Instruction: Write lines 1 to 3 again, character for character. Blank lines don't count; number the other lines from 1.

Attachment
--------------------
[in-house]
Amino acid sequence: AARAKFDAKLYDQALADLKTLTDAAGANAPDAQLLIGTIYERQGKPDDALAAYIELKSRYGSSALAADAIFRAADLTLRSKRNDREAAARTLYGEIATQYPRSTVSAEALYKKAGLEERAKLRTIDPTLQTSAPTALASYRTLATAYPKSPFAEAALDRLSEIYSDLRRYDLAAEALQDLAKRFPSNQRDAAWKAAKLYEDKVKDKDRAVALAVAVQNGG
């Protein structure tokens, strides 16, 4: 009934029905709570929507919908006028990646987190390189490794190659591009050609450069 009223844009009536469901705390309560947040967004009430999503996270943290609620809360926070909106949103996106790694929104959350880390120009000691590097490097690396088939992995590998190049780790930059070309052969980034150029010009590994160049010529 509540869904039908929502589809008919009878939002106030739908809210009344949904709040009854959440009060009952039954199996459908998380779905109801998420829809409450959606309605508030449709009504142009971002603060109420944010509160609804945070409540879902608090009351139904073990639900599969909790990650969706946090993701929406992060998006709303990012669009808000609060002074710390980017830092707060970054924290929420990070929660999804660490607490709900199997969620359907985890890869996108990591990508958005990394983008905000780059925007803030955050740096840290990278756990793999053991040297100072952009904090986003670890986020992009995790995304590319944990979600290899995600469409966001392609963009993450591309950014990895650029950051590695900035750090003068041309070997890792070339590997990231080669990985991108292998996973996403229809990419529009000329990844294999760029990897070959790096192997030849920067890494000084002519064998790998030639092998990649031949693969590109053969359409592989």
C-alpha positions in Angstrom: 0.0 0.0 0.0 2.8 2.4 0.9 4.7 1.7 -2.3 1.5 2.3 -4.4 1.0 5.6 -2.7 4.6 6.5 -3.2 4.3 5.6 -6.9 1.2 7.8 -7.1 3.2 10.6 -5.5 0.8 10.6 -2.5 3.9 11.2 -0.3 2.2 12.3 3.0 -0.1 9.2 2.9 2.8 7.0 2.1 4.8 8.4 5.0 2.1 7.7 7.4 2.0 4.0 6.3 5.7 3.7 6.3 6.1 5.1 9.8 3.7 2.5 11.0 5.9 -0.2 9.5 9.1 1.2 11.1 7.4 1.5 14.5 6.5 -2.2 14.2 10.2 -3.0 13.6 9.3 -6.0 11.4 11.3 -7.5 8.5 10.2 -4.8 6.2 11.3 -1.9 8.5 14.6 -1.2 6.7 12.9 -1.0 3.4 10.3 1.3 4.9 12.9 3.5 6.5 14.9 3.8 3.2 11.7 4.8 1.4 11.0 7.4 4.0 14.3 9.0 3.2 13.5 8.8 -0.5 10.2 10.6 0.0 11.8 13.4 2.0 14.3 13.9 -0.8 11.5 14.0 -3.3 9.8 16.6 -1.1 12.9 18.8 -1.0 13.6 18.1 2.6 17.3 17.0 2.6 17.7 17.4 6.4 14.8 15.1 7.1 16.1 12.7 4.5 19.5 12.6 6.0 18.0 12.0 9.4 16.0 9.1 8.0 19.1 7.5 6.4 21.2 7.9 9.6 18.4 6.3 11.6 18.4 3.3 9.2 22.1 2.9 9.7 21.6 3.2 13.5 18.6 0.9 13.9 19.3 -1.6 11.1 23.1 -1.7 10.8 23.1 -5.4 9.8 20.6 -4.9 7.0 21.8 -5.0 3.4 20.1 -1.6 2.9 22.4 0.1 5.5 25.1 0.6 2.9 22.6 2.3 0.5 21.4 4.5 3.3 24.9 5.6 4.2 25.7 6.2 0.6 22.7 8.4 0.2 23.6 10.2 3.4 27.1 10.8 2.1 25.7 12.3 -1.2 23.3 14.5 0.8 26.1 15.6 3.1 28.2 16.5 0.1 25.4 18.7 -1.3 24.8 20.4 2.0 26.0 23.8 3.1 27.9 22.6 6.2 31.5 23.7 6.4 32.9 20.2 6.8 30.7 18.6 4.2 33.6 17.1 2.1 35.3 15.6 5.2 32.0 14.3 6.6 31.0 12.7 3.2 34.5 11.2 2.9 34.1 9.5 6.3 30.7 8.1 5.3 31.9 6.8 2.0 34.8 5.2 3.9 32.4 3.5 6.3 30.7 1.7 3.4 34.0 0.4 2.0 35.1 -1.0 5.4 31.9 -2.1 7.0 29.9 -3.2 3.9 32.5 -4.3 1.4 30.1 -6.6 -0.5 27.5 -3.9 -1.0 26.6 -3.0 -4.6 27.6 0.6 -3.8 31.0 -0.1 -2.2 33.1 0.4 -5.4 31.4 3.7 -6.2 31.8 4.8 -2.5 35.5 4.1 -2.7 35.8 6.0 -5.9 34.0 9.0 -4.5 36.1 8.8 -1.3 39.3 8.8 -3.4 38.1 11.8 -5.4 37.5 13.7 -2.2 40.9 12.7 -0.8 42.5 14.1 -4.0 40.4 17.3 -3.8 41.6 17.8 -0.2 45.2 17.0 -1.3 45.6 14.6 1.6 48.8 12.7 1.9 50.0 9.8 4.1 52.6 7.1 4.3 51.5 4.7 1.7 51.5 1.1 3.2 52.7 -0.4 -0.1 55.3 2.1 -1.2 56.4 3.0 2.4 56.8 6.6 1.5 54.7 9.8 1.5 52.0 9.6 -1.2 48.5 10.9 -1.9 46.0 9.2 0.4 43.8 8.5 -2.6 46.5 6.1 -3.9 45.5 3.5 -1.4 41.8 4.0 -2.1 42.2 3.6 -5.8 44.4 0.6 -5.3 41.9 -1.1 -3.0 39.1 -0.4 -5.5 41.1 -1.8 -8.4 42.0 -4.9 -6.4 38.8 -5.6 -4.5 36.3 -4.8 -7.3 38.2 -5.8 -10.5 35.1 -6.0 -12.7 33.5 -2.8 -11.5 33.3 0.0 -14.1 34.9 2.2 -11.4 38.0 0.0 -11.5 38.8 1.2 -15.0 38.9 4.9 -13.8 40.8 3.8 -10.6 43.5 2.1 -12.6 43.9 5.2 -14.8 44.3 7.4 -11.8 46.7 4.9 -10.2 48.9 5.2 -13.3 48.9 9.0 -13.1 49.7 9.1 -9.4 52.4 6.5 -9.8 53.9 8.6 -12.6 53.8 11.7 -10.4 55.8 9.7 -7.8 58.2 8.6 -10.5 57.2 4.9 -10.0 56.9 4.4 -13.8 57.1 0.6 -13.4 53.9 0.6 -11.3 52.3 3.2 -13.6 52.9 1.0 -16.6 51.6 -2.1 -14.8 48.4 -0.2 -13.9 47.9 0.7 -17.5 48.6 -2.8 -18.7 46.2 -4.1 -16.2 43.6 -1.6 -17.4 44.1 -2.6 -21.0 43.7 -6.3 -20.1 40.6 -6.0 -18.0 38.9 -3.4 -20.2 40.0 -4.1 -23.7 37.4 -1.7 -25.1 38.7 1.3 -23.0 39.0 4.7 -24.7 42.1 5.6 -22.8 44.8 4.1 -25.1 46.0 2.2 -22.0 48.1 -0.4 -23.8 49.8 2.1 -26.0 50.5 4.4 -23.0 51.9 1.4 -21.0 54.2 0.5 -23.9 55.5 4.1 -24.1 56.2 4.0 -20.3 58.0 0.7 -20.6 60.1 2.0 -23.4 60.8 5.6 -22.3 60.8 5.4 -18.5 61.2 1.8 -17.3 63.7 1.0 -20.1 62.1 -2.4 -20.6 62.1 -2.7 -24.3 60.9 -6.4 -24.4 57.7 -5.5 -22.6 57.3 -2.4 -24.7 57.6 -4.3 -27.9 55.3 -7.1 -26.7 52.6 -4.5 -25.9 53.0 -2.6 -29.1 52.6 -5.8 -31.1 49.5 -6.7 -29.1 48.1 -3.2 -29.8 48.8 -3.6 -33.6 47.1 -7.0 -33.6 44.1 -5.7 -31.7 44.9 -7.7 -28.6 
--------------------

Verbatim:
[in-house]
Amino acid sequence: AARAKFDAKLYDQALADLKTLTDAAGANAPDAQLLIGTIYERQGKPDDALAAYIELKSRYGSSALAADAIFRAADLTLRSKRNDREAAARTLYGEIATQYPRSTVSAEALYKKAGLEERAKLRTIDPTLQTSAPTALASYRTLATAYPKSPFAEAALDRLSEIYSDLRRYDLAAEALQDLAKRFPSNQRDAAWKAAKLYEDKVKDKDRAVALAVAVQNGG
């Protein structure tokens, strides 16, 4: 009934029905709570929507919908006028990646987190390189490794190659591009050609450069 009223844009009536469901705390309560947040967004009430999503996270943290609620809360926070909106949103996106790694929104959350880390120009000691590097490097690396088939992995590998190049780790930059070309052969980034150029010009590994160049010529 509540869904039908929502589809008919009878939002106030739908809210009344949904709040009854959440009060009952039954199996459908998380779905109801998420829809409450959606309605508030449709009504142009971002603060109420944010509160609804945070409540879902608090009351139904073990639900599969909790990650969706946090993701929406992060998006709303990012669009808000609060002074710390980017830092707060970054924290929420990070929660999804660490607490709900199997969620359907985890890869996108990591990508958005990394983008905000780059925007803030955050740096840290990278756990793999053991040297100072952009904090986003670890986020992009995790995304590319944990979600290899995600469409966001392609963009993450591309950014990895650029950051590695900035750090003068041309070997890792070339590997990231080669990985991108292998996973996403229809990419529009000329990844294999760029990897070959790096192997030849920067890494000084002519064998790998030639092998990649031949693969590109053969359409592989």